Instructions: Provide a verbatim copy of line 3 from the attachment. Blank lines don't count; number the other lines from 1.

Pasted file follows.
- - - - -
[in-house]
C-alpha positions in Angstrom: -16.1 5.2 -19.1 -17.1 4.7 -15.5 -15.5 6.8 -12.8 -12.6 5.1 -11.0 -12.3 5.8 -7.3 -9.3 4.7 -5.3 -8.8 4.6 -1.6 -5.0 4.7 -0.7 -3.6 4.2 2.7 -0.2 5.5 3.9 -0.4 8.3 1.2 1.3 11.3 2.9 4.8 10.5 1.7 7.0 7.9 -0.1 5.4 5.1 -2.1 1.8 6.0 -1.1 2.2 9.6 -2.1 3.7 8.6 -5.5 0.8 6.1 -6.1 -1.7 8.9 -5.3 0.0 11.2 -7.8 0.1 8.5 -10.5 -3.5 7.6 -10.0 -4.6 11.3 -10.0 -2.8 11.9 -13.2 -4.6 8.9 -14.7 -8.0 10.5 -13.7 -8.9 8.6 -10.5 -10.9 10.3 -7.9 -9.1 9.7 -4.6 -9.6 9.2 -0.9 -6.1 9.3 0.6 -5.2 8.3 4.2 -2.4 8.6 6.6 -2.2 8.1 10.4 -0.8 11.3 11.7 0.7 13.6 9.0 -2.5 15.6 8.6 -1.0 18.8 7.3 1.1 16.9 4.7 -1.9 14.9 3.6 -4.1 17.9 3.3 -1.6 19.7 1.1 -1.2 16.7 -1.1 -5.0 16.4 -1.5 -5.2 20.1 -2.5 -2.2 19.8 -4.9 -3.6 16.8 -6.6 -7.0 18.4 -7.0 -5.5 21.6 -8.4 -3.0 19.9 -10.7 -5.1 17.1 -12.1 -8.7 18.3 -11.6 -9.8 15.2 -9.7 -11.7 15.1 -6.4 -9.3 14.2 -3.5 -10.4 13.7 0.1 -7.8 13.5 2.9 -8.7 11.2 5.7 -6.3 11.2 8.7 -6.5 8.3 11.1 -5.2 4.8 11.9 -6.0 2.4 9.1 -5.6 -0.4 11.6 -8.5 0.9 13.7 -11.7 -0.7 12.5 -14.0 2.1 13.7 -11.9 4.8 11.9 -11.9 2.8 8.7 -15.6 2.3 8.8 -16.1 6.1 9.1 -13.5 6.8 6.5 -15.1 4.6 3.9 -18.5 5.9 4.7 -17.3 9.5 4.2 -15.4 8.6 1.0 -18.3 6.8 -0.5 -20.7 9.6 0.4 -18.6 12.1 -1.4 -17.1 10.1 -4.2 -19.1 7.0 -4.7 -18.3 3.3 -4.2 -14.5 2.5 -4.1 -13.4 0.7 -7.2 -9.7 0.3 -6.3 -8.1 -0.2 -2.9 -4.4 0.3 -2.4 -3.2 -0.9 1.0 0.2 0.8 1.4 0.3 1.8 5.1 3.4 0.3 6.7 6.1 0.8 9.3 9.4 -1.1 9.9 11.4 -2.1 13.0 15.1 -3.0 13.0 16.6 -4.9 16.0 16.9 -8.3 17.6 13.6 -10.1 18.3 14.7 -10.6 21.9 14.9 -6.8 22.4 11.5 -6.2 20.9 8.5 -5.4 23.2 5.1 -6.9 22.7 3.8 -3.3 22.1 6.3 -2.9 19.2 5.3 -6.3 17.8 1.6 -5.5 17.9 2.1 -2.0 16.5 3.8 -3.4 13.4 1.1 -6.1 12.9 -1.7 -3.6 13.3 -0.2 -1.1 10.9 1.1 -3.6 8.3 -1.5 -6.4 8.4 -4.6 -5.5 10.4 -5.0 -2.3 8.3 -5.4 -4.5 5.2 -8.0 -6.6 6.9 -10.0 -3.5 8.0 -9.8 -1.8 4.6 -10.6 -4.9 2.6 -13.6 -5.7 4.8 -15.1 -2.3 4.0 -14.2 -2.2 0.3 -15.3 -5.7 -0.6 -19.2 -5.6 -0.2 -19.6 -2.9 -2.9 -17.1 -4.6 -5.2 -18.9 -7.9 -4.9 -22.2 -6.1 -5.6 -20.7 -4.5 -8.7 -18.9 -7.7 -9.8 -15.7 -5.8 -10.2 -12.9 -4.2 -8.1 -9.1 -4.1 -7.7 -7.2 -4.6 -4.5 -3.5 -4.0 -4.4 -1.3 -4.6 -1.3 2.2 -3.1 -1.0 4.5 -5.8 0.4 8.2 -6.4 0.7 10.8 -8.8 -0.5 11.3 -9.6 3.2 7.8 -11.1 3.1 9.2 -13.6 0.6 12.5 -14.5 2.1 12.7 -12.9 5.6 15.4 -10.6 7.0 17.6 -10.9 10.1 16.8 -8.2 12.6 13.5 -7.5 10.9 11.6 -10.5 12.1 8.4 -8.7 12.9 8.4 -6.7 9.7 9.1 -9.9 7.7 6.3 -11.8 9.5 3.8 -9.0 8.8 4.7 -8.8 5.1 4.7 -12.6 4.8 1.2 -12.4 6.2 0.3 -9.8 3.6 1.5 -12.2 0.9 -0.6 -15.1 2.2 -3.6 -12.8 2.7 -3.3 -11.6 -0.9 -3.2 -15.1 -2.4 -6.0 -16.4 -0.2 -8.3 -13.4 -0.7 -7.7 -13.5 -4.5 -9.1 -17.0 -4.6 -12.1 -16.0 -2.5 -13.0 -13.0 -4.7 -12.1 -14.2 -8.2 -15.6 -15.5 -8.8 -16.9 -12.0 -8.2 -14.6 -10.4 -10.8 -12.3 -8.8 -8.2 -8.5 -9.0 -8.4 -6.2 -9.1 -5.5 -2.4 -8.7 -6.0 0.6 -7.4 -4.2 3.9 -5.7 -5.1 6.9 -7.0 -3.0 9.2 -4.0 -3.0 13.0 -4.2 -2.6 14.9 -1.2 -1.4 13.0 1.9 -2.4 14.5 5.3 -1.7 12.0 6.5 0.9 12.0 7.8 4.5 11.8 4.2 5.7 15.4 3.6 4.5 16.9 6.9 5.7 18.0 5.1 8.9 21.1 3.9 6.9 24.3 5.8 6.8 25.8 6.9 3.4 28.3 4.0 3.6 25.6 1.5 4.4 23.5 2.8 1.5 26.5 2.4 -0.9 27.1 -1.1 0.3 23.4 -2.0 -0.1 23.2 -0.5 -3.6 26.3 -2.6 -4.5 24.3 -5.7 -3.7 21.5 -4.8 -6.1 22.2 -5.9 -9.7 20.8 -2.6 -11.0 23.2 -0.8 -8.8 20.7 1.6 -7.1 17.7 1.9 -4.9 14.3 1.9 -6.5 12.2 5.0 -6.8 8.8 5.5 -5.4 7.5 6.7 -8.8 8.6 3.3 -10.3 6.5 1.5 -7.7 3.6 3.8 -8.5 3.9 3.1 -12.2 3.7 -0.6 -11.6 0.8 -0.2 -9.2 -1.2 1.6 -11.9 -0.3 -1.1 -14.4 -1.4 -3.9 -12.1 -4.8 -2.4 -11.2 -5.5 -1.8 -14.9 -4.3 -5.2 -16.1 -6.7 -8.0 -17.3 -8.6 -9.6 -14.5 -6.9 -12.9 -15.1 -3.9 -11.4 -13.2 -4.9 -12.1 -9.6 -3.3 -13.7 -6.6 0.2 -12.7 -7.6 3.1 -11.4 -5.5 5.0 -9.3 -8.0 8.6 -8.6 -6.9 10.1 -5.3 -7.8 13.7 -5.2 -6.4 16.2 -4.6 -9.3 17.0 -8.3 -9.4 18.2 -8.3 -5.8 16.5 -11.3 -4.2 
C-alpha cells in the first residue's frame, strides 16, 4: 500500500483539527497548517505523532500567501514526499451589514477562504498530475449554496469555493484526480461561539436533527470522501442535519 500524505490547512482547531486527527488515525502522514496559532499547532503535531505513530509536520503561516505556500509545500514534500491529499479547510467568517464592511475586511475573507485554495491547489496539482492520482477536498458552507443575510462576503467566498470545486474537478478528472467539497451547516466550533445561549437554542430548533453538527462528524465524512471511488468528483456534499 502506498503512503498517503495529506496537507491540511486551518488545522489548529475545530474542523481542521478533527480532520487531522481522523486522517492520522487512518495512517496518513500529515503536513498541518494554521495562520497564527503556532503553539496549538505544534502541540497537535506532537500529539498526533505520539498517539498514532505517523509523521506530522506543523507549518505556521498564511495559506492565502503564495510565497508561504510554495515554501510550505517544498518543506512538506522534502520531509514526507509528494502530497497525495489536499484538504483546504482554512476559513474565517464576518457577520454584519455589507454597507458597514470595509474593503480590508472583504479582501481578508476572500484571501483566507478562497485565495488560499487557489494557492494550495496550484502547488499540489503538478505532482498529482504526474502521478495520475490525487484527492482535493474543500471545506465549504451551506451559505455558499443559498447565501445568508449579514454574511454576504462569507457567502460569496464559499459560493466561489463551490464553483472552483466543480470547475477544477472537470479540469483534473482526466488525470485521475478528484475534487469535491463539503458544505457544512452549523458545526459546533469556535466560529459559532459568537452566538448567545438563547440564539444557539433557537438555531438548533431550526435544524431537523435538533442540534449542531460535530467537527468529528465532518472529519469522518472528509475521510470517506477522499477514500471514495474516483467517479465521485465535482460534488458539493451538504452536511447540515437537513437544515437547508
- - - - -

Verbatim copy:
C-alpha cells in the first residue's frame, strides 16, 4: 500500500483539527497548517505523532500567501514526499451589514477562504498530475449554496469555493484526480461561539436533527470522501442535519 500524505490547512482547531486527527488515525502522514496559532499547532503535531505513530509536520503561516505556500509545500514534500491529499479547510467568517464592511475586511475573507485554495491547489496539482492520482477536498458552507443575510462576503467566498470545486474537478478528472467539497451547516466550533445561549437554542430548533453538527462528524465524512471511488468528483456534499 502506498503512503498517503495529506496537507491540511486551518488545522489548529475545530474542523481542521478533527480532520487531522481522523486522517492520522487512518495512517496518513500529515503536513498541518494554521495562520497564527503556532503553539496549538505544534502541540497537535506532537500529539498526533505520539498517539498514532505517523509523521506530522506543523507549518505556521498564511495559506492565502503564495510565497508561504510554495515554501510550505517544498518543506512538506522534502520531509514526507509528494502530497497525495489536499484538504483546504482554512476559513474565517464576518457577520454584519455589507454597507458597514470595509474593503480590508472583504479582501481578508476572500484571501483566507478562497485565495488560499487557489494557492494550495496550484502547488499540489503538478505532482498529482504526474502521478495520475490525487484527492482535493474543500471545506465549504451551506451559505455558499443559498447565501445568508449579514454574511454576504462569507457567502460569496464559499459560493466561489463551490464553483472552483466543480470547475477544477472537470479540469483534473482526466488525470485521475478528484475534487469535491463539503458544505457544512452549523458545526459546533469556535466560529459559532459568537452566538448567545438563547440564539444557539433557537438555531438548533431550526435544524431537523435538533442540534449542531460535530467537527468529528465532518472529519469522518472528509475521510470517506477522499477514500471514495474516483467517479465521485465535482460534488458539493451538504452536511447540515437537513437544515437547508